The impact of the U.S. President’s election on Samoa
As the United States of America is heading towards electing its 45th President tomorrow, the winner will have an impact on Samoa and its developments, the former Minister of Finance and Member of Parliament for Palauli-i -le Falefa, Faumuina Tiatia Liuga, told the Samoa Observer yesterday.
He explained that depending on the winner, the impact could be either good or negative for us here in Samoa.
Faumuina likened the presidential elections in America to that of the elections of world leaders.
Said he: “America should not forget that the U.S. is the leader of the world.
“They should not only look at their internal issues, but they should also remember its responsibilities as a leader to the world.
"The President elections in America are also the elections of the world's leaders.”
From observing rallies and campaigns happening in the America, Faumuina believes the Republican candidate Donald Trump is less in favour of immigrants.
“From his campaign he made it clear that illegal and undocumented immigrants in America will have to leave the country once he is elected,” Faumuina told the Samoa Observer yesterday.
“We have Samoans living there and I know some are able to live on Green Cards, and others are not.
"My concern is that if Trump won, he will deport all of them and that can affect us. On the other hand, the Democratic Canidate, Hillary Clinton, whose immigration policy treats immigrants as assets, and if they are assets she would have to they legalise their status.”
Faumuina says there are immigrants in the U.S. who are doing illegal activities there, and therefore they deserve to be deported.
However, he pointed out not all of them are and Clinton’s immigration policy considers and sees immigrants as assets.
Clinton’s immigration plan, when she becomes President, is to introduce comprehensive immigration reforms, and to uphold the executive actions introduced by President Barack Obama.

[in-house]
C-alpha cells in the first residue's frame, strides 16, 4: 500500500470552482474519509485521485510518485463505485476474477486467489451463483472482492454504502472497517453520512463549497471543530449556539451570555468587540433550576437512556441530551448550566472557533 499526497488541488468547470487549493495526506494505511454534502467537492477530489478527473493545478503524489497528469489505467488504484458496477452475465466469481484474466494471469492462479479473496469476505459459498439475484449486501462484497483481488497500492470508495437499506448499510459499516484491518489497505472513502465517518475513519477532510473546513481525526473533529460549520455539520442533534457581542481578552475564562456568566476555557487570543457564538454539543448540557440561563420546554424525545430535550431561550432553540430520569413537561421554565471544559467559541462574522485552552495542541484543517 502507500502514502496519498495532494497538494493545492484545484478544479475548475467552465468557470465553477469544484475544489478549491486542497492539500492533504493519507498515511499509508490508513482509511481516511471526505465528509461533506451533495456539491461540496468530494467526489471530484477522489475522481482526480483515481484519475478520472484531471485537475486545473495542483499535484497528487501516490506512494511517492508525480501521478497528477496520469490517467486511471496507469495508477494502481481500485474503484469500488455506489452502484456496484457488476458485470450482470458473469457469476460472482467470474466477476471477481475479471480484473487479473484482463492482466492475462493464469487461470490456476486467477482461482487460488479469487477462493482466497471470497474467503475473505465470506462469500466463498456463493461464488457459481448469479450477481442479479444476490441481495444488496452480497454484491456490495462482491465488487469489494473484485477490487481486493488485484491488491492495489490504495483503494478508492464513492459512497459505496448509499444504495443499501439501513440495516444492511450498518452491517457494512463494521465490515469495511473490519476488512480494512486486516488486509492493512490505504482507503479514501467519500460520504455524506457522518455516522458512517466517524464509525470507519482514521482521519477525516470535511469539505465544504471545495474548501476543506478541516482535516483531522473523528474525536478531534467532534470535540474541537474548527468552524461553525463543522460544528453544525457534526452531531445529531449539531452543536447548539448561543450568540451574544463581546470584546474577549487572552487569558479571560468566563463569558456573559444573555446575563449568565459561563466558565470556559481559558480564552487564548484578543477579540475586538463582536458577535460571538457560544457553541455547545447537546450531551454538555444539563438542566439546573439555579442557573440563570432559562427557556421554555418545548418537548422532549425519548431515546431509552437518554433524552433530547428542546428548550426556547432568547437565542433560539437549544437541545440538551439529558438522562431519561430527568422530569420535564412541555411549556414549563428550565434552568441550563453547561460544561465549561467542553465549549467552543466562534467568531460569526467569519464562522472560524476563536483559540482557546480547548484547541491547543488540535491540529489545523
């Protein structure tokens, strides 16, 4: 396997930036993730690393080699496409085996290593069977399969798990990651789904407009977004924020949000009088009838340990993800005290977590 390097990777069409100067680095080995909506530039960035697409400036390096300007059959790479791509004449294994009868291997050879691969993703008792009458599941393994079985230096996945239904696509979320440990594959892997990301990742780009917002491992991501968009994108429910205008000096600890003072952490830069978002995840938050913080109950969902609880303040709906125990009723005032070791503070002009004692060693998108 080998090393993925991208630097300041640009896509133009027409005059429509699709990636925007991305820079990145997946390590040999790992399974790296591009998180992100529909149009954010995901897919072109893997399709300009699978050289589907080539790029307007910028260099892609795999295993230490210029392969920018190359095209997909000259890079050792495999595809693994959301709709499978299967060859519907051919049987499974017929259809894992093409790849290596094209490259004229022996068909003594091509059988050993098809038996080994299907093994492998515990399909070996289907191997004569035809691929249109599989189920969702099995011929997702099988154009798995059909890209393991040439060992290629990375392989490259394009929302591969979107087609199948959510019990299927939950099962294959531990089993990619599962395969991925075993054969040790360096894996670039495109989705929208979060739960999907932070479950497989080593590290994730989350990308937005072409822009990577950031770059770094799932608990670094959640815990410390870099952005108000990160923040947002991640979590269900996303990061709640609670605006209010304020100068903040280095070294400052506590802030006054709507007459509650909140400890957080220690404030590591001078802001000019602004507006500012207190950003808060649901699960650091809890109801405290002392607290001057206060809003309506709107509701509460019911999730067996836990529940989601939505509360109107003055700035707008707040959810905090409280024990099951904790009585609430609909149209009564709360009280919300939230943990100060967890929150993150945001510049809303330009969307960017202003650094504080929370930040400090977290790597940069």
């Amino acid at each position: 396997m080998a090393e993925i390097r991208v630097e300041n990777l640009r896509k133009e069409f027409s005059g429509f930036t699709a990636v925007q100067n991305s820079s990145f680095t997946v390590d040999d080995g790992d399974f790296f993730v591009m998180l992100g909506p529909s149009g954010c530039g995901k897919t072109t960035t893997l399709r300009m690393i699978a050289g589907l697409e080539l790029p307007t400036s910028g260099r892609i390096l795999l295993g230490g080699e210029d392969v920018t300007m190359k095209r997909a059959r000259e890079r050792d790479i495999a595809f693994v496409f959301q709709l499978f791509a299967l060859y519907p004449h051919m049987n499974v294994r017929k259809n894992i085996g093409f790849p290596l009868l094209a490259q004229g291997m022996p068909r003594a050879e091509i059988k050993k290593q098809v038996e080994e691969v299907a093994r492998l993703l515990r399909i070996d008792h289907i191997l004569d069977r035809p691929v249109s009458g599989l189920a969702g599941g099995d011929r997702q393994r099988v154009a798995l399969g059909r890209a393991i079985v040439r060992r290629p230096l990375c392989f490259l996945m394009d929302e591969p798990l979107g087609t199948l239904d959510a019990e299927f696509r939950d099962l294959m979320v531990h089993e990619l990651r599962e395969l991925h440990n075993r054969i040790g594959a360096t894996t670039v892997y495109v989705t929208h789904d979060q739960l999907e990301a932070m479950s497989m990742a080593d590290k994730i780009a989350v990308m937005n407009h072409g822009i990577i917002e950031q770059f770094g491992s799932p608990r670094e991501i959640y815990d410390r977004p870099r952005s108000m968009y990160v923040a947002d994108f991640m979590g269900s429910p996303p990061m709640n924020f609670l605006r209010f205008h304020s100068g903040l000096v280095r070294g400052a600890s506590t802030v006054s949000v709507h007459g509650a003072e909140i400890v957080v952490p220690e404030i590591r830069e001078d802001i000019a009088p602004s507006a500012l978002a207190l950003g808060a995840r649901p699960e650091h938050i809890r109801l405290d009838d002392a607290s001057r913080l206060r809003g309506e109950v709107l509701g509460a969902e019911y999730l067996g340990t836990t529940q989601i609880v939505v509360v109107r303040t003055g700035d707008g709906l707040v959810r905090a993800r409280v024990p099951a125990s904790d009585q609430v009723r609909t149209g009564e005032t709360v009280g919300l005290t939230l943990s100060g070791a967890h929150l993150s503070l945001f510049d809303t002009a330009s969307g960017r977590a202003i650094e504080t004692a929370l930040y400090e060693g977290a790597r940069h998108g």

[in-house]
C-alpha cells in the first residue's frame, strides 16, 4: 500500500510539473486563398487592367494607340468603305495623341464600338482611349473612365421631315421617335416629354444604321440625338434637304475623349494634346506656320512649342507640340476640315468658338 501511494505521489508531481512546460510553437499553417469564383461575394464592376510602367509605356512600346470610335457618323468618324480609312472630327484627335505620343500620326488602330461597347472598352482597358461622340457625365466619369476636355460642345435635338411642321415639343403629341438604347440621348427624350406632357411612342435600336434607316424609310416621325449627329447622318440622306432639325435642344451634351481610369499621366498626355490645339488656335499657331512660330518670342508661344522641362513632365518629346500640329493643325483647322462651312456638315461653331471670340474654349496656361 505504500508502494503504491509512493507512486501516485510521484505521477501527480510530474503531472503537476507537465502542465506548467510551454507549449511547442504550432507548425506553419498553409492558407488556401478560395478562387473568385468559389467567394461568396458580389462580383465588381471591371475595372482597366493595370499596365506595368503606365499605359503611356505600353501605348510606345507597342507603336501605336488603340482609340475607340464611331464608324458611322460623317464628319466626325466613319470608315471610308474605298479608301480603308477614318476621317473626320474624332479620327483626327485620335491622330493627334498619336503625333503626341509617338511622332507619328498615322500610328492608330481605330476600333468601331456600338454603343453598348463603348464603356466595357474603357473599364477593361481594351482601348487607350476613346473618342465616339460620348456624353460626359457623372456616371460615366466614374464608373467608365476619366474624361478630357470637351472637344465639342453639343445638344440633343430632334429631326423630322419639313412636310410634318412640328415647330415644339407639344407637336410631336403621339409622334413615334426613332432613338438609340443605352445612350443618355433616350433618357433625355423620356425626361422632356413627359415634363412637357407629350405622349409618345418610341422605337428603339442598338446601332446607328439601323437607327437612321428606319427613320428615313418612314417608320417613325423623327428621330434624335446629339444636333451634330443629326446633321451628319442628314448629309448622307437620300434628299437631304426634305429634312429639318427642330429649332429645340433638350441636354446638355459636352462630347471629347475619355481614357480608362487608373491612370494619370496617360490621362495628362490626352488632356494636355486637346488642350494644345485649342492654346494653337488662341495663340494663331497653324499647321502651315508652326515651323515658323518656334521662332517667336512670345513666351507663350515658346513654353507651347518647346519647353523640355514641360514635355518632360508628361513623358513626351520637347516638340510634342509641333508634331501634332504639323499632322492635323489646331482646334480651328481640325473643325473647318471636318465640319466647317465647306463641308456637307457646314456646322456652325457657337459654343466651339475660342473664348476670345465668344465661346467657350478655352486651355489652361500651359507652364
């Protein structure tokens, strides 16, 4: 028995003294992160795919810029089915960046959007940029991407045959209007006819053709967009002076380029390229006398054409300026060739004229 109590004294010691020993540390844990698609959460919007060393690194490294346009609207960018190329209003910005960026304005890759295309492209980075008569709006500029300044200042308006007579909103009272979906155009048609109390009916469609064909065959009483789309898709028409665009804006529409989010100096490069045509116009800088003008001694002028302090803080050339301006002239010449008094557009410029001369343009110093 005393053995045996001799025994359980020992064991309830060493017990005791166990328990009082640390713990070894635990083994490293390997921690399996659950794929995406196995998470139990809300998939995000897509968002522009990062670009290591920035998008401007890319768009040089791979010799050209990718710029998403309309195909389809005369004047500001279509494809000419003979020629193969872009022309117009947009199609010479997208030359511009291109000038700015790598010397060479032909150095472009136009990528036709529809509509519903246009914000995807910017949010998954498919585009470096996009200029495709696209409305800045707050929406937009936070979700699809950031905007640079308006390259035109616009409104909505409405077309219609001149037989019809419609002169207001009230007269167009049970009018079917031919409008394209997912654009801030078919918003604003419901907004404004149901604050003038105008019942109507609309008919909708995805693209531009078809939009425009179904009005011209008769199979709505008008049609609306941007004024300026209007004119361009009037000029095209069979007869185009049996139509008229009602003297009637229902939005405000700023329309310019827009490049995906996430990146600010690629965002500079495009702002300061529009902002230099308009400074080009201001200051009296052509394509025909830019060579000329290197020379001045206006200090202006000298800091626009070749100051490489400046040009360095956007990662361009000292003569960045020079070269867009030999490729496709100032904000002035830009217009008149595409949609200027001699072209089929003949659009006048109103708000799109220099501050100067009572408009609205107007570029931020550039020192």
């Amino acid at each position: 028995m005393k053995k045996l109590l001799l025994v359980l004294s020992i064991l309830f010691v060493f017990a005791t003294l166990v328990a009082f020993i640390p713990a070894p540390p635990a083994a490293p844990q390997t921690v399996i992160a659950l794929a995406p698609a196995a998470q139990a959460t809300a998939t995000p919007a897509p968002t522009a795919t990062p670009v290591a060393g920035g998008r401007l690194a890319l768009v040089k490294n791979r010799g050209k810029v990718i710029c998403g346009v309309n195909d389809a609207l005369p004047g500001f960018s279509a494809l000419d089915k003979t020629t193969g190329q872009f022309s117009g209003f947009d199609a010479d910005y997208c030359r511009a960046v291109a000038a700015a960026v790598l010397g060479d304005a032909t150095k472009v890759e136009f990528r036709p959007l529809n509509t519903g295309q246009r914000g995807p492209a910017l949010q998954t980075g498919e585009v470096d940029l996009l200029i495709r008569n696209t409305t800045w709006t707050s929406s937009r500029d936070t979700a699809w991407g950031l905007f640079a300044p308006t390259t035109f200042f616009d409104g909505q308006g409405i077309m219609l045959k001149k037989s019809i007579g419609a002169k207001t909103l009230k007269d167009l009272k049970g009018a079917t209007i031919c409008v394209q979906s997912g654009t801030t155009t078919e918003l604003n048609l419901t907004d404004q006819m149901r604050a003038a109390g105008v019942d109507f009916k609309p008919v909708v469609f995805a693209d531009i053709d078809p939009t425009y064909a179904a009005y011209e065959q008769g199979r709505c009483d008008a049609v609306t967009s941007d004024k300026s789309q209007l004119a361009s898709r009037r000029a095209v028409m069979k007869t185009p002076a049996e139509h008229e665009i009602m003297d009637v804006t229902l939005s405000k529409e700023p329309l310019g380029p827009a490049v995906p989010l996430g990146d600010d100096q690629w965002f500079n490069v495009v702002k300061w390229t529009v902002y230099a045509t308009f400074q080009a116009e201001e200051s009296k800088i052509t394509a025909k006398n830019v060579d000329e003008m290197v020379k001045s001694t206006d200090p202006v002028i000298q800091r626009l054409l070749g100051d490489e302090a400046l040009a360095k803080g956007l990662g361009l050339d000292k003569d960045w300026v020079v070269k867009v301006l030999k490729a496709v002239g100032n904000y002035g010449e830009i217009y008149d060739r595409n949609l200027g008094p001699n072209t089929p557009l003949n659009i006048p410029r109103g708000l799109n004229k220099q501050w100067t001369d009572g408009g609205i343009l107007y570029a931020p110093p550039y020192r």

The executive plan which were designed to temporarily protect the estimated five million undocumented immigrants from deportation, who were either brought to U.S. as children or who have children who are U.S. citizens.
Another area that will impact Samoa with the presidential elections in U.S. is foreign aid, and trade agreements between Samoa and the U.S.
One of those agreements is the Trans-Pacific Partnership, a trade agreement among 12 Pacific countries aimed at promoting economic growth, support the creation and retention of jobs, raise living standards, and promote transparency among other developments.
According to Faumuina, if Trump did win the elections, he would cancel the agreement that had opened up a trade boarder between the countries involved in the agreement.
“We do rely on wealthy nations to trade,” says the former Minister of Finance.
“The impact on us might limit our access to the wealthy nations' markets, because Trump believes the U.S. should focus on its internal issues, and cut other agreements outside that might benefit other countries like us, where the U.S. is paying bulk costs.”
Faumuina also pointed out that the negative impact will not stop at trading but will also affect foreign aid from the U.S. to Samoa.
From the environment side, Faumuina says Trump has plans for America to pull out from its decision to sign the Paris 2020 climate change agreement.
“He declared that openly to remove America from its commitment to the climate change agreement,”he points out.
“Trump does not see an alternative to substitute works that are affecting the environment.”
About Clinton, Faumuina says although she has been accused of some scandals, he believes she is doing what is best for the American general public.
“There are times people make decisions not knowing they are not the right choices,” says Famuina.
“But sometimes those decisions are for the benefit of the general public. Clinton will win whether it is decisively or both popular vote and college vote.
"I wish both of them well.”
Another Member of Parliament for Salega East, Olo Fiti Vaai, feels that the U.S. elections are no different from the ones held in Samoa.
He says it all comes down to walking the talk.
“Their manifests and goals are all talk,” said Olo. “But the most important part of an election is doing what they'd promised to do just like our elections.
"Our government made a lot of promises during the March elections which was all politics. Onn the flip side though, they have not yet succeeded in some of their promises.”
An example used by Olo is "the Human Rights Protection Party’s manifesto that talked about generating employment for the unemployed.
“We still have a climbing number of unemployed people and most importantly, they have not been able to provide jobs for our school leavers, who are still going from office to office looking for work.
“Their plans are not important," he said.
"It’s what they do that makes a difference.”